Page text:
Playa del Rey resident celebrates 100th birthday

fredwild

Even at one hundred years 
old, Playa del Rey resident Fred
 Wild appears to be a man on a mission, trying to cram even more adventures into an already packed life. He celebrated his 100th birthday November 29th with a party for family and friends at the Proud Bird Restaurant where he could look out onto LAX airport, which he helped design decades before.

Born in 1914 in Salt Lake City, Utah, Wild was living on his own by the age of 16. His mom sent a stipend of $15 a month to cover the rent on
a room where he did his “cooking” on the bottom of an overturned
 iron. During a break from his classes at college, he toured the western states on a motorcycle he’d rescued from a trash dump and restored. He graduated from the University of Utah with an engineering degree at 17 and soon after met the “love of his life,” Mariellen. She was 22, so he lied to her about his age and they married. It was a union that lasted 76 years.

Wild worked in Nevada surveying and designing roads until he was drafted in 1941. After the war he spent three decades working for the Civil Aviation Administration and the FAA in Seattle and Los Angeles. In 1963, he was selected by the State Department to head a mission to Turkey to set up their aviation system. During their four years abroad, the couple toured Eastern Europe and the Middle East extensively. When he returned to Los Angeles in 1968, Wild was named Chief of Airports for Nevada, Arizona and Southern California. He retired from the FAA in 1972 and opened his own consulting business. He designed airports and heliports and was often called to testify on aviation matters in legal cases.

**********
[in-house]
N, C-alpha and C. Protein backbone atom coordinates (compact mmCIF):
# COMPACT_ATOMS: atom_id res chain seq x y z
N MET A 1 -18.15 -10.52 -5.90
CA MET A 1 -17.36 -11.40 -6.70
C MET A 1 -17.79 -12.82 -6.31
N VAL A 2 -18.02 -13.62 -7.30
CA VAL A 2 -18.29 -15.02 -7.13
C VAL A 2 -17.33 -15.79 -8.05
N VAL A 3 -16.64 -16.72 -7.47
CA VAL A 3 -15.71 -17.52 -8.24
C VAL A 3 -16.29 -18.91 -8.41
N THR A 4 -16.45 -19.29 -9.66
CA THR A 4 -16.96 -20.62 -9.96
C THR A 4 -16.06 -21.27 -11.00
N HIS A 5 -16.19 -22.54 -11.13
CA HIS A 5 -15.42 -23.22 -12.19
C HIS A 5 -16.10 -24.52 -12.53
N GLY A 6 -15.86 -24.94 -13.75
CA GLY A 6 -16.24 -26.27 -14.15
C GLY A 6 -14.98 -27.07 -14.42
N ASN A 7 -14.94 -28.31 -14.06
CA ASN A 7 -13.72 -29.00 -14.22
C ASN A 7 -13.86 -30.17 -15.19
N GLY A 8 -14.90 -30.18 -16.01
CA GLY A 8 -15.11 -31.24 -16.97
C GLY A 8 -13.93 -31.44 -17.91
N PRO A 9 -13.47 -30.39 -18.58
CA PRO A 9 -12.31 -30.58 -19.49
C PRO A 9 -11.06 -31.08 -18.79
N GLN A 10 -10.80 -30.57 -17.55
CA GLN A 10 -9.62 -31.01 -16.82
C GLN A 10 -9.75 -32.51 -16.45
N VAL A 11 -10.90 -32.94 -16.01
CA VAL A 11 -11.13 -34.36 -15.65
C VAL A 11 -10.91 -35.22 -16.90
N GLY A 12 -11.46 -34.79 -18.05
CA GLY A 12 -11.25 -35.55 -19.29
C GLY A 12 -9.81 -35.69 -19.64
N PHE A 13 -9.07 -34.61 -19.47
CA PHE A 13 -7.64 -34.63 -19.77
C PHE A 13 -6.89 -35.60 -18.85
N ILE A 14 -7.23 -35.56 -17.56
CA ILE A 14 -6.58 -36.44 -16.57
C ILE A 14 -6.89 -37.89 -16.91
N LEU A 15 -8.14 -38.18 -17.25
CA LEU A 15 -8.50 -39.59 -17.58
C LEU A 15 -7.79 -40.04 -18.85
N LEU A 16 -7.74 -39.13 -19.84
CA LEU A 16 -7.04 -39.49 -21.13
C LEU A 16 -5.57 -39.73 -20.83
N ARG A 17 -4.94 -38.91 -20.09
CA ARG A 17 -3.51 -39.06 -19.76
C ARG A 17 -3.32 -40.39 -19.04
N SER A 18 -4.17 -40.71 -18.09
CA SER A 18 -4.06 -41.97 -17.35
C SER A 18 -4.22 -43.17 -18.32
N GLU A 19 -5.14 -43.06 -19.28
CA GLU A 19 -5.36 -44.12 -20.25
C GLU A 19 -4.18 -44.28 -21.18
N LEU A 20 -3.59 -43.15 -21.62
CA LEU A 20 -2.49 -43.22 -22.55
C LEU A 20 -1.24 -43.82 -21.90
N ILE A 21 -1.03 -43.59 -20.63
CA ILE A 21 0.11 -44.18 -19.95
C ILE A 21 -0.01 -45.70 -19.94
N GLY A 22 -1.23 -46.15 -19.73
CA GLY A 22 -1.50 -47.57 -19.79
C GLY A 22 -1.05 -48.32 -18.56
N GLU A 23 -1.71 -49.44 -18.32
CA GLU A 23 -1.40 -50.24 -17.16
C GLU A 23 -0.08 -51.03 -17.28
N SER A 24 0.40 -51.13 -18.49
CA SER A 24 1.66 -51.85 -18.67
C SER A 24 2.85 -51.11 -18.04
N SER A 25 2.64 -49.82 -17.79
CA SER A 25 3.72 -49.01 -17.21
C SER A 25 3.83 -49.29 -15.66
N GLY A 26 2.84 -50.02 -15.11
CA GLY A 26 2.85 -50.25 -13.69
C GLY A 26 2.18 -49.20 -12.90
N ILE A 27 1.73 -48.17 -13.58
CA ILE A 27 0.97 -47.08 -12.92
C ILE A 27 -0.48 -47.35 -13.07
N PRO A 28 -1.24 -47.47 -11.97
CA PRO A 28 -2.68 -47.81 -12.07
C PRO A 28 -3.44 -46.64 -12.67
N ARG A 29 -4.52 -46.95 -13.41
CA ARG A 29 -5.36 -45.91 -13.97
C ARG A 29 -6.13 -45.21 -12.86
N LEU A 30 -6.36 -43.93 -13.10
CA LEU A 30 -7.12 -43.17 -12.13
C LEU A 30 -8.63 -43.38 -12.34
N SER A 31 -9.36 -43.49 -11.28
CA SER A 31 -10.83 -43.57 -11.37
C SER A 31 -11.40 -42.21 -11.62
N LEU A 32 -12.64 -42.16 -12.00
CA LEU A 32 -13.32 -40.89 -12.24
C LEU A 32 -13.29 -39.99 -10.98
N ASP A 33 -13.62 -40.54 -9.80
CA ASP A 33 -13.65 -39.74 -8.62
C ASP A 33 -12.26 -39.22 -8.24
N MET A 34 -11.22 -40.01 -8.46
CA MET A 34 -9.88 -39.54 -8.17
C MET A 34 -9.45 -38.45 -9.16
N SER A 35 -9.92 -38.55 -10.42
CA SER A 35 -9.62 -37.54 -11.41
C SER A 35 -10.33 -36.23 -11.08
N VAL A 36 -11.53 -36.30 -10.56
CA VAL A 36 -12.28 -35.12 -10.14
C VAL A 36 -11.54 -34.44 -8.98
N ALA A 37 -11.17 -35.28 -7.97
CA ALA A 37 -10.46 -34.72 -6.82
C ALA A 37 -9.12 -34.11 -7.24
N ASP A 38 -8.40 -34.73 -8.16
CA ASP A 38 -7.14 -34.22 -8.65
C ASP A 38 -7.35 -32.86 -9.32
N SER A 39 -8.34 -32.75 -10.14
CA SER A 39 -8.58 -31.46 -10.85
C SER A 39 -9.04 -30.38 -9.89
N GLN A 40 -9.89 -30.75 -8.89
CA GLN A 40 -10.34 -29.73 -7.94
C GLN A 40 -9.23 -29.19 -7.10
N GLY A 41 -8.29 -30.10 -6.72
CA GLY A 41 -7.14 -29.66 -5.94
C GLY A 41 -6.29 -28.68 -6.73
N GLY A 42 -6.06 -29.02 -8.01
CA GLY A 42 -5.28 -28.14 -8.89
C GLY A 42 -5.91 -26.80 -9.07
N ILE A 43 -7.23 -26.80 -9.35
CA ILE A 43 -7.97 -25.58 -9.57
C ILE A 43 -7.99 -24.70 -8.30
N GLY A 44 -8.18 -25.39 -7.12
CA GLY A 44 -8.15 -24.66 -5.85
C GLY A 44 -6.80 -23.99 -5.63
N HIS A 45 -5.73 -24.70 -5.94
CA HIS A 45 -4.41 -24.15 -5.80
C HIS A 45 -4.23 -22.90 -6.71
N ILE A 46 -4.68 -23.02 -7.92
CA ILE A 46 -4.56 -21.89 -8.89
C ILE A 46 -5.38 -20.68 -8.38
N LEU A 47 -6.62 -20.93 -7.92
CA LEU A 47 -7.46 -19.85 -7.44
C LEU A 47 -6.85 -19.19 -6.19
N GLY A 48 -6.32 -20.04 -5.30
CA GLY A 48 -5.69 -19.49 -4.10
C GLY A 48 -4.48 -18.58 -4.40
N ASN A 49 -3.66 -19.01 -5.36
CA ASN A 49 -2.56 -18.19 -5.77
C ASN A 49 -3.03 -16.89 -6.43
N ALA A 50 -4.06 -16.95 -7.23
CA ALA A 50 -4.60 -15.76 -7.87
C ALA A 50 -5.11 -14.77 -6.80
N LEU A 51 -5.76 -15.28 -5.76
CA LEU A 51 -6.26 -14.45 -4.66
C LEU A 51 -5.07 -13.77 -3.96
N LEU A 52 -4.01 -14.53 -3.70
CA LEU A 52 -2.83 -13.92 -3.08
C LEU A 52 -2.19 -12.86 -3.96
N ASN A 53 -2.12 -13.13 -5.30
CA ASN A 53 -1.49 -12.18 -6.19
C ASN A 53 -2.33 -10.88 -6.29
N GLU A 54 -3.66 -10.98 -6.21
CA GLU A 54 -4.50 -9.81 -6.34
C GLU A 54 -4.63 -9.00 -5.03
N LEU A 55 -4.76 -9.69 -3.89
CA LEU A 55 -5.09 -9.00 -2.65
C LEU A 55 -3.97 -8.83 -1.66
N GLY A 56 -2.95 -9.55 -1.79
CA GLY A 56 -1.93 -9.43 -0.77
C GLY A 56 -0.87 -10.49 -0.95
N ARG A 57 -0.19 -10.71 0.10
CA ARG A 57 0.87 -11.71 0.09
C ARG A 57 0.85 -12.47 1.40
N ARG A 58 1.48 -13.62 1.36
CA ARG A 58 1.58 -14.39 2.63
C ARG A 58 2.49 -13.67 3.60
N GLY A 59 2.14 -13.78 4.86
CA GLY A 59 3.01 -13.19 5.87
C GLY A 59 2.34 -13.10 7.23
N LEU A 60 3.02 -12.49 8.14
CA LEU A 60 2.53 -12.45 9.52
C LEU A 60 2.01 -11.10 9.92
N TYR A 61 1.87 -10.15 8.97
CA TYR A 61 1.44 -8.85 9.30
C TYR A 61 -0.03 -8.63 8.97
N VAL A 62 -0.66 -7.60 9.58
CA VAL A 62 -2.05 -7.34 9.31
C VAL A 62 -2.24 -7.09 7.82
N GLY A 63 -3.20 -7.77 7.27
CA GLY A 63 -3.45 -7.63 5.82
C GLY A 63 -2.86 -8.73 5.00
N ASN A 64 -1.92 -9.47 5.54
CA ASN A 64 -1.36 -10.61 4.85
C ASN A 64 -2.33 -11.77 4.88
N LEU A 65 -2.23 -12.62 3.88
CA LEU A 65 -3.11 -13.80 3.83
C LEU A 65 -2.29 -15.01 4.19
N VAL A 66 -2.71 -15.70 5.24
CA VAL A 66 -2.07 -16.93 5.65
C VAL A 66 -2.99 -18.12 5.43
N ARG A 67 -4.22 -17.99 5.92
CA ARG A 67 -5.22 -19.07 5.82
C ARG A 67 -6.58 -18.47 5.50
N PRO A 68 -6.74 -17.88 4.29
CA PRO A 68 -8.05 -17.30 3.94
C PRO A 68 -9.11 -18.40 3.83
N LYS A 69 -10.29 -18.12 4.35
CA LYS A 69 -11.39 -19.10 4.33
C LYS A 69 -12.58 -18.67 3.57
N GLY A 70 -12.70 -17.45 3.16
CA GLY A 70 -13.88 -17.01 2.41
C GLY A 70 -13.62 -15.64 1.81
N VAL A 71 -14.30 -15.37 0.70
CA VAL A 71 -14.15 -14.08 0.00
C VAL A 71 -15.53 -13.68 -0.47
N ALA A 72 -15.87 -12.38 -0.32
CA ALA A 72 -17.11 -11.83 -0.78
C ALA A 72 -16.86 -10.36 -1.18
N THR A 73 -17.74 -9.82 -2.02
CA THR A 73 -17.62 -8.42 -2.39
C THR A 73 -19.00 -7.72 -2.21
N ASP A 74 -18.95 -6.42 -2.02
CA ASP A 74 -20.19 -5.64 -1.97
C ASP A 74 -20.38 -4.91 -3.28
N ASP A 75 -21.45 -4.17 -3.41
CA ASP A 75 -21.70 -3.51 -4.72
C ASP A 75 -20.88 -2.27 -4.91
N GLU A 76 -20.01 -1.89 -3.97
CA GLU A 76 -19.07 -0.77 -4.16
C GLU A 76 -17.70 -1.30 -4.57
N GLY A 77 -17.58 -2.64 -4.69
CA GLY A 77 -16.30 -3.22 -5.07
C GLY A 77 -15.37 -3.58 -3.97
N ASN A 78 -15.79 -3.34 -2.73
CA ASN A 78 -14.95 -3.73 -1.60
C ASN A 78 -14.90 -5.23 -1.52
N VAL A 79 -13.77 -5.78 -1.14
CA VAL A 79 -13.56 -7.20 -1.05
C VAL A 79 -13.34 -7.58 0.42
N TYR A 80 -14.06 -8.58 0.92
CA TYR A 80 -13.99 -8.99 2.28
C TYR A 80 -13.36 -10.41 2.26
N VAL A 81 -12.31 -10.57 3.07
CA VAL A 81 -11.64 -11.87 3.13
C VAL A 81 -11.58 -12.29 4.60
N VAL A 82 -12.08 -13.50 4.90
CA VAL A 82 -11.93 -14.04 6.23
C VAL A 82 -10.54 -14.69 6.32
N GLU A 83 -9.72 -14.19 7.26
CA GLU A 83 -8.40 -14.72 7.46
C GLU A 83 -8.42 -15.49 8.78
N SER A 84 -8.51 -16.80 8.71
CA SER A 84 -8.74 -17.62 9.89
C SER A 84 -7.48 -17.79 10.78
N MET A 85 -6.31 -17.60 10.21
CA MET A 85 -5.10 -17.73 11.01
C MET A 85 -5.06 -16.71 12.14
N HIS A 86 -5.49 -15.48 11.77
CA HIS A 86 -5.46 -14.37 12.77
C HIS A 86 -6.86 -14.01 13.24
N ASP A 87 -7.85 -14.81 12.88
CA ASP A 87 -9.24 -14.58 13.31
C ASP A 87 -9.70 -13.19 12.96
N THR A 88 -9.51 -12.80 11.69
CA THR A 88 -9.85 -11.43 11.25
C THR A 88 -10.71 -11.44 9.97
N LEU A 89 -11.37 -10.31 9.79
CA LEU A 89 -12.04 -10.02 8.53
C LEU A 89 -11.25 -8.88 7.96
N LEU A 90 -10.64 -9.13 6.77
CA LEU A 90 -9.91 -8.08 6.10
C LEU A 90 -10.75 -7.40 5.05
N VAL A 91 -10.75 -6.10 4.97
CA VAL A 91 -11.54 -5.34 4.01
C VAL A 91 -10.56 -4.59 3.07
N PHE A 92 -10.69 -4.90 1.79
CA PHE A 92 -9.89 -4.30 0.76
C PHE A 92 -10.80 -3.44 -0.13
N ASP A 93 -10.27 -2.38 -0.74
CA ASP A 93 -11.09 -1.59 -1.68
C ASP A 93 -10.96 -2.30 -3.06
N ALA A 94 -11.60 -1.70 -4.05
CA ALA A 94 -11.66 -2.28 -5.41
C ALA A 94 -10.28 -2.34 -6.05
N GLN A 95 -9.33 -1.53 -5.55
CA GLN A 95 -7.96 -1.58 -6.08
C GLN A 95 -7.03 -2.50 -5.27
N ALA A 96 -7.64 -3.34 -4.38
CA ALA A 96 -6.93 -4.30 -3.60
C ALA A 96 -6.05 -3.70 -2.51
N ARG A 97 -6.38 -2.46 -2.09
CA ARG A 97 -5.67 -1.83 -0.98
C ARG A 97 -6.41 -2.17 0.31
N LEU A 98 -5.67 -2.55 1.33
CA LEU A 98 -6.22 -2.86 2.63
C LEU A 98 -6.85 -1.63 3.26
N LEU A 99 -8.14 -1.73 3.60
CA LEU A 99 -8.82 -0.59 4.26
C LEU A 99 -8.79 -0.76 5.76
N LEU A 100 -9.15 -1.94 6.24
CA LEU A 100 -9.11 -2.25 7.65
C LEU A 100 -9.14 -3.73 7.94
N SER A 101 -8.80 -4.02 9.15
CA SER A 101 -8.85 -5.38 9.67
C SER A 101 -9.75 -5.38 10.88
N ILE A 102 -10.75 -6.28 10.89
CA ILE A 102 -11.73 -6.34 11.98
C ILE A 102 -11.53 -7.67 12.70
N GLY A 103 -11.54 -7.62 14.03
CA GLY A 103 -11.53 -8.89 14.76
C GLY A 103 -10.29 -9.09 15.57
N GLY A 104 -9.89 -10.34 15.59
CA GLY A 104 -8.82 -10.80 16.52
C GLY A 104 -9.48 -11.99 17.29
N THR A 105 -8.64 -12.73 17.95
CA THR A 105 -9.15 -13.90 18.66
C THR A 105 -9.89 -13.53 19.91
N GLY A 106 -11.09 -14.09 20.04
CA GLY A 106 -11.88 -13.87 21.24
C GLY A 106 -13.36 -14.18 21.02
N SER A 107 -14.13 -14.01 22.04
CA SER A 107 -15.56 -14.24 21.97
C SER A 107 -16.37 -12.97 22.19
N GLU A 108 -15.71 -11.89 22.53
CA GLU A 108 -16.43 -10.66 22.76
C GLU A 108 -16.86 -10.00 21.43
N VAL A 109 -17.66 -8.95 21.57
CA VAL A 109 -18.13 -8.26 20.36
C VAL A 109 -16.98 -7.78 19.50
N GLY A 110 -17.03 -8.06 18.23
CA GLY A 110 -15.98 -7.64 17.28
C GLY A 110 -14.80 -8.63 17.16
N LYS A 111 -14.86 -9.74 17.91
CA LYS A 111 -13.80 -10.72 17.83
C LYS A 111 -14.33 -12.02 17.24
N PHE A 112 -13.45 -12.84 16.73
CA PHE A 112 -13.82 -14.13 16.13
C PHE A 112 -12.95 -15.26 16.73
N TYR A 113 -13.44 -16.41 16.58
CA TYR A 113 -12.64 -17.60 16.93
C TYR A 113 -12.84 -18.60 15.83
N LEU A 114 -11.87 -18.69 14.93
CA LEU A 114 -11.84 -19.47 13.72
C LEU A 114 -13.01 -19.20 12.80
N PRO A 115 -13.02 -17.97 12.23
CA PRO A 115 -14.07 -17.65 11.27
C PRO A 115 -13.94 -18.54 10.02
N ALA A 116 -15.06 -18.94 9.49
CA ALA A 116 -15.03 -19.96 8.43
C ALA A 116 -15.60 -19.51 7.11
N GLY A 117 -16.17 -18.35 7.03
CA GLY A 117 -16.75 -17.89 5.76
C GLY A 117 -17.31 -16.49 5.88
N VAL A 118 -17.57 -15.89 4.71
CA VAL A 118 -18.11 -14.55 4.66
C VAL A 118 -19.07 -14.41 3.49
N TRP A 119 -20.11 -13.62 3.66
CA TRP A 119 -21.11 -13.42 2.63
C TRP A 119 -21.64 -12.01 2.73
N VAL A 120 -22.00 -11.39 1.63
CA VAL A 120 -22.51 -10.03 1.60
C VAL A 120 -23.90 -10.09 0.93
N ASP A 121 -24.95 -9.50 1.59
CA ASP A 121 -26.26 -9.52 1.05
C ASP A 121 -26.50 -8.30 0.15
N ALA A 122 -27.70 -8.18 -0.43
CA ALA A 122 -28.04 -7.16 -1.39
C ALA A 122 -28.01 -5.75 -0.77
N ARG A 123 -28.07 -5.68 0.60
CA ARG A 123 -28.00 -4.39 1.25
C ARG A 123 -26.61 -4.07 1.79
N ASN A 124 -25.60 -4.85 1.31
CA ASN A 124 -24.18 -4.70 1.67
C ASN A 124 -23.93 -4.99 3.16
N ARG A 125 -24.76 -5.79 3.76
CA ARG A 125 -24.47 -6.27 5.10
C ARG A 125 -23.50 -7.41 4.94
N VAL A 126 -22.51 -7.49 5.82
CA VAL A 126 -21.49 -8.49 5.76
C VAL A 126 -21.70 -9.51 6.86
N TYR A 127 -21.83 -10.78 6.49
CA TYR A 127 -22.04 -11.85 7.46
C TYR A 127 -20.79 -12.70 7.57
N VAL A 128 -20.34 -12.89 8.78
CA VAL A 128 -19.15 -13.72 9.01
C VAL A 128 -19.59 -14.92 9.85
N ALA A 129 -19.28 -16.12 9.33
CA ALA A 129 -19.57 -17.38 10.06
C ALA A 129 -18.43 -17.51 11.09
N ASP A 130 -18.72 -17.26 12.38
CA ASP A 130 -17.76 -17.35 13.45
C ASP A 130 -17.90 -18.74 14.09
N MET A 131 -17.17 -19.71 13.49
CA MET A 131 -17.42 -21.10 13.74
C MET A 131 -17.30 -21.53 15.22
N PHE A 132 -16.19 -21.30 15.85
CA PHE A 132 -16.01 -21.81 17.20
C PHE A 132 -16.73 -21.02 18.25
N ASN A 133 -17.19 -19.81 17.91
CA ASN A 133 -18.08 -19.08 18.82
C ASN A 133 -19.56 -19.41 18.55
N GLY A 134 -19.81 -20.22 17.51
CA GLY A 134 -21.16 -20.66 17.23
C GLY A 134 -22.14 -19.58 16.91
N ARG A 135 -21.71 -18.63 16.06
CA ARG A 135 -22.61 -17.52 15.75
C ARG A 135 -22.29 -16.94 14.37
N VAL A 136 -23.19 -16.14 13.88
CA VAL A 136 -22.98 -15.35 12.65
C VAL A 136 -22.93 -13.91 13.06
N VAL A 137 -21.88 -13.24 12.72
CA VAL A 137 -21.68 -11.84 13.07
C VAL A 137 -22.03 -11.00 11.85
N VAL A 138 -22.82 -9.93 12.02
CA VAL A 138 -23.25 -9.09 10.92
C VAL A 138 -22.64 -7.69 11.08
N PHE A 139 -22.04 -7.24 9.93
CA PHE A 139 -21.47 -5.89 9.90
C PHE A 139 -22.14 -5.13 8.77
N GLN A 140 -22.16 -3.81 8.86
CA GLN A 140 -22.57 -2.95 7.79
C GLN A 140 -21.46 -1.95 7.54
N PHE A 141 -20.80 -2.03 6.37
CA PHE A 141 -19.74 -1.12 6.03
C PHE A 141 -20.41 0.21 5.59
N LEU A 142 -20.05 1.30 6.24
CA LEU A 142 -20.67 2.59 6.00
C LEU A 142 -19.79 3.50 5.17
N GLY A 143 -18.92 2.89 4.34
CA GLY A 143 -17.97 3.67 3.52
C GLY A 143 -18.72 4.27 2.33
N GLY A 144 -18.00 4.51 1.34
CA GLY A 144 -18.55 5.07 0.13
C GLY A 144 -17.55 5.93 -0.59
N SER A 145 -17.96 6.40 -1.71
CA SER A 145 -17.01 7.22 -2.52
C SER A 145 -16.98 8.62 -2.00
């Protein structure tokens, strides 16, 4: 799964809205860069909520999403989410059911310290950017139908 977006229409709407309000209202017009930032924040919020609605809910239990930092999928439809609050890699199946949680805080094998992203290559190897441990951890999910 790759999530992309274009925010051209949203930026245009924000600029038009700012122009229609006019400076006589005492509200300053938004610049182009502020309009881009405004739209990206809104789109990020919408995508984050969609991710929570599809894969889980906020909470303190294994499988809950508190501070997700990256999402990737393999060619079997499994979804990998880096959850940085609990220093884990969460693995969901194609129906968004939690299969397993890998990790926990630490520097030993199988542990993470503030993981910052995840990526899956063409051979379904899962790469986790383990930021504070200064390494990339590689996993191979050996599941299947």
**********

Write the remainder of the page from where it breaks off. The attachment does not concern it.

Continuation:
When he retired, the couple continued to indulge their wanderlust and visited over 130 countries. Wild has been a proud and honored member of the Rotary Club of Westchester and active in the Church of Jesus Christ of Latter- day Saints.

“Dad lives very much in the ‘now,’” says his daughter Diane.

When asked about his favorite invention of the last one hundred years, he points to his iPad in its well-worn case. It goes everywhere with him. His favorite decade? “This one!” he says. Perhaps the reason is that he is enjoying the notoriety and attention that comes with being a centenarian. This year, he’s been recognized by the Parks and Recreation Department, been an honoree on a float in the local Fourth of July parade and had the opportunity of a lifetime to act in a Dodge commercial celebrating the company’s one hundred year anniversary.

Wild’s recipe for a good, long 
life? “Socialize, exercise, and have fun!” and he continues to follow 
his own advice. He says he’s never turned down an invitation. He’s at the Westchester Senior Center most weekdays for lunch and a game of pool. He attends church weekly and joined the Westchester Playa Village for their social events. He tries to get out every day, so perhaps you’ll see him around town. He’s the one with the signature red beret set at a jaunty angle, a twinkle in his eye and his iPad at the ready. Feel free to wish him a happy 100 years if you see him around town!

By Martha Horn and Diane Gonsalves